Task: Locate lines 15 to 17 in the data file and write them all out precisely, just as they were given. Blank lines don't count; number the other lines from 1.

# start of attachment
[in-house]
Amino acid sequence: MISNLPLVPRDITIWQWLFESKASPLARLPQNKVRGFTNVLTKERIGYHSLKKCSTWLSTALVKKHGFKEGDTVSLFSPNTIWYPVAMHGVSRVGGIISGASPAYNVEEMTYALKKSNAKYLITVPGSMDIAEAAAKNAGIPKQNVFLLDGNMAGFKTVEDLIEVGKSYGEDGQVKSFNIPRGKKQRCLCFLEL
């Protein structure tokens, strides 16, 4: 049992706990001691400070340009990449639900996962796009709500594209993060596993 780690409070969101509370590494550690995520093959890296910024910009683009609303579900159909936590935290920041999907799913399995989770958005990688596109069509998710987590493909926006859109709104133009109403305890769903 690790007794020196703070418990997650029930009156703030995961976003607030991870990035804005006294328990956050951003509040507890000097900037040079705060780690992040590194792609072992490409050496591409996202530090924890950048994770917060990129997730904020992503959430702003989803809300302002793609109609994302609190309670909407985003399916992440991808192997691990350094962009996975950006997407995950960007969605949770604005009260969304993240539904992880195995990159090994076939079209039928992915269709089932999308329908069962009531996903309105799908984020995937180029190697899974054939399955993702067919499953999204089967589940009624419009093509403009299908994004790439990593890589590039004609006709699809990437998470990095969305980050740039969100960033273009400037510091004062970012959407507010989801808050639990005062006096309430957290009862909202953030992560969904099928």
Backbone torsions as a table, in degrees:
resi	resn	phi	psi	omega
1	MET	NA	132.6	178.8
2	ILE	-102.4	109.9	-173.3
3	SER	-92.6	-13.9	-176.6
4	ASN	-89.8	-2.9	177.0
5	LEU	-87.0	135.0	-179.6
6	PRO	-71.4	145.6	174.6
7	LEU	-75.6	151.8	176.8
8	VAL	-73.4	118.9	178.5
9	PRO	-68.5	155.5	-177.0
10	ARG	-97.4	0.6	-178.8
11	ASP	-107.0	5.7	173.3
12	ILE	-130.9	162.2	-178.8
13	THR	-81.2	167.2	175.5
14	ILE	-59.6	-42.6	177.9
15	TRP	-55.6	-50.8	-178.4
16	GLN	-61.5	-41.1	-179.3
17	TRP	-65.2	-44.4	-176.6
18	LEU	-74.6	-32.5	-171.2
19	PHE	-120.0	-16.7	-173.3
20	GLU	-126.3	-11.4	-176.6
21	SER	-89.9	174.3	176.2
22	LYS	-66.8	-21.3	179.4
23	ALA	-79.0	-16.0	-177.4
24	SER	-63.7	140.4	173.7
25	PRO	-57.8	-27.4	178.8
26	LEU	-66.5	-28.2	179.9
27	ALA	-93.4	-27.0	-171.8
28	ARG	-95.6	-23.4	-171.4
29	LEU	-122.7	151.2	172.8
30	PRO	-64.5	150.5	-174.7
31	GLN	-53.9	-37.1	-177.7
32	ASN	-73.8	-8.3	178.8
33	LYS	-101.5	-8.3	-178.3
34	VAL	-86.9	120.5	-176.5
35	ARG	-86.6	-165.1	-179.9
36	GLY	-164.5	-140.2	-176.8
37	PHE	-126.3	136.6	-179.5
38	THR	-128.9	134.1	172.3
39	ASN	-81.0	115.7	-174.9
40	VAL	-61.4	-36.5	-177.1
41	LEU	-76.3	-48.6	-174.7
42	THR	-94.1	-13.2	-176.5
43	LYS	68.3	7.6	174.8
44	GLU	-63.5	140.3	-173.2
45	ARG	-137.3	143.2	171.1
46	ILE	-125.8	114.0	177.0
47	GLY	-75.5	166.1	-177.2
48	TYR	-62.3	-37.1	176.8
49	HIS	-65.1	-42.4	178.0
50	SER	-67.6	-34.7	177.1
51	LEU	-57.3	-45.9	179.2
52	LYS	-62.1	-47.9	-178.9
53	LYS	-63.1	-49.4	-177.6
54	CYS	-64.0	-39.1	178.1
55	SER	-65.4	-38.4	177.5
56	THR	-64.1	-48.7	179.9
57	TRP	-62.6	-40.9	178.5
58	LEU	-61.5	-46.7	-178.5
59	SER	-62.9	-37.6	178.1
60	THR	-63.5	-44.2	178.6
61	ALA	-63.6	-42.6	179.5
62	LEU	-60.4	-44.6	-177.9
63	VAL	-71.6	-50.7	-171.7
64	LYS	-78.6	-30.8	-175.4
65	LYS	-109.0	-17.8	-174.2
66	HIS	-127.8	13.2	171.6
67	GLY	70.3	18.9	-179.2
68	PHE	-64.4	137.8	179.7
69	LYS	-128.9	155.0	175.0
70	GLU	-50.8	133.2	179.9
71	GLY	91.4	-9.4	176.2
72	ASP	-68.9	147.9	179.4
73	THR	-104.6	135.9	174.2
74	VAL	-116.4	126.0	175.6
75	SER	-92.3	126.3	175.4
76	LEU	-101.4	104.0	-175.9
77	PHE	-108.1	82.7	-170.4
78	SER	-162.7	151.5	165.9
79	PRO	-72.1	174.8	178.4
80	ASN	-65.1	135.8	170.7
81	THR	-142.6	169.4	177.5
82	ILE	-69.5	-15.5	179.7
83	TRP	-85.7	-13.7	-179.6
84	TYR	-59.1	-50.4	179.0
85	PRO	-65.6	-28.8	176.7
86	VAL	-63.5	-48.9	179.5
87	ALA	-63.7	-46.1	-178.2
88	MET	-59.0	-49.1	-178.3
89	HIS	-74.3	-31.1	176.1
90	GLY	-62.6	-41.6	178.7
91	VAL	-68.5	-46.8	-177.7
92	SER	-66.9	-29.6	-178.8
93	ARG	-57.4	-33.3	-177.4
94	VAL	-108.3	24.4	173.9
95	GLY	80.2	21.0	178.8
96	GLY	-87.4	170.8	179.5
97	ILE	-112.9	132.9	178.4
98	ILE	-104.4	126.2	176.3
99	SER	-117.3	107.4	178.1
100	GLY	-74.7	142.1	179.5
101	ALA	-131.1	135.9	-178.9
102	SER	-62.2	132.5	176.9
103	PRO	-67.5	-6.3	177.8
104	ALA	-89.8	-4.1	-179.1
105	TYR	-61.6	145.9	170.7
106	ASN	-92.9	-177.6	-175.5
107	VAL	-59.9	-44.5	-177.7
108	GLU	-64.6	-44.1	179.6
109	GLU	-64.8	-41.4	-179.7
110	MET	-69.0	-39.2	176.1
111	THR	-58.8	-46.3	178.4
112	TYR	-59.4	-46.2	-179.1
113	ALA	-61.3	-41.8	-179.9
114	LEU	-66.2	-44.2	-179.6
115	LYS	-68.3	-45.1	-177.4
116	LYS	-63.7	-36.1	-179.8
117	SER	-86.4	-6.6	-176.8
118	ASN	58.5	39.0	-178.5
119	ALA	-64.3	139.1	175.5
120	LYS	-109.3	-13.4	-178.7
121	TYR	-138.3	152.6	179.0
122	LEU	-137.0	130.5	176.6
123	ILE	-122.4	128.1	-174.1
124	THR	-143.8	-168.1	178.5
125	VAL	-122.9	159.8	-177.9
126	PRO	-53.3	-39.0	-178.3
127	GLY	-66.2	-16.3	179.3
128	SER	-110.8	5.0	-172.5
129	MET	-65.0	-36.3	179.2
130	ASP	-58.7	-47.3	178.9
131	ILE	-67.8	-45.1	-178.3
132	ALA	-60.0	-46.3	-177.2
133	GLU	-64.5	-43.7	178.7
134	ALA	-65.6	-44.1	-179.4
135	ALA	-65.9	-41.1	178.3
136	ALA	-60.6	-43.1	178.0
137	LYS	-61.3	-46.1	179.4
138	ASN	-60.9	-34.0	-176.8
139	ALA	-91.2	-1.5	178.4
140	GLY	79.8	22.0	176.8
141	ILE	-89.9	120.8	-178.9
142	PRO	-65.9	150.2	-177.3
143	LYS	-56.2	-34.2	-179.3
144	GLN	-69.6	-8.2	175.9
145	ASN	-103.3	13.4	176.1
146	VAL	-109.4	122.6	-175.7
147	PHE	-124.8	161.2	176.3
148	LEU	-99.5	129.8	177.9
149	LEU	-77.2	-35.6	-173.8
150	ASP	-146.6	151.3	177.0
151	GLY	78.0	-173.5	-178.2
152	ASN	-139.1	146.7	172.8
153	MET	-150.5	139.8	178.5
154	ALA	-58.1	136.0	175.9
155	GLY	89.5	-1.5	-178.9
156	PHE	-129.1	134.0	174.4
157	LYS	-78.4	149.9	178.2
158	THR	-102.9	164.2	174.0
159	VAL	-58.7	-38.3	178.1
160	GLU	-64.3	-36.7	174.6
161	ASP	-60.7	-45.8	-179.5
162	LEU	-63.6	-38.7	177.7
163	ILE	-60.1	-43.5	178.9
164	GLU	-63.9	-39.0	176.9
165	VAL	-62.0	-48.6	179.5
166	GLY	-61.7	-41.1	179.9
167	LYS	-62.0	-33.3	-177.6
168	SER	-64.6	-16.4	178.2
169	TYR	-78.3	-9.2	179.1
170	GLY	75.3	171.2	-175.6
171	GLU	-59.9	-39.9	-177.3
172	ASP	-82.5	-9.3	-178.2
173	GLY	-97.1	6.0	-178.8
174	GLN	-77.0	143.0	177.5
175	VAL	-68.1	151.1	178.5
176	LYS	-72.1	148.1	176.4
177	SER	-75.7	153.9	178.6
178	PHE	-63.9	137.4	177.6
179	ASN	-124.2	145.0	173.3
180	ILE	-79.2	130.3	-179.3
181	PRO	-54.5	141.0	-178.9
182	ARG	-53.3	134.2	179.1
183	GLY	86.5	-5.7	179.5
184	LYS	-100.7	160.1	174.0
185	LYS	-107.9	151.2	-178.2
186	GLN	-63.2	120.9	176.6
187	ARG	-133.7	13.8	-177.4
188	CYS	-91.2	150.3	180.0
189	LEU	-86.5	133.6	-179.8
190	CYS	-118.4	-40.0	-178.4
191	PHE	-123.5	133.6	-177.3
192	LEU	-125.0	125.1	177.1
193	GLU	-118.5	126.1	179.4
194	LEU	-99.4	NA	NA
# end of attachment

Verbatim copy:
10	ARG	-97.4	0.6	-178.8
11	ASP	-107.0	5.7	173.3
12	ILE	-130.9	162.2	-178.8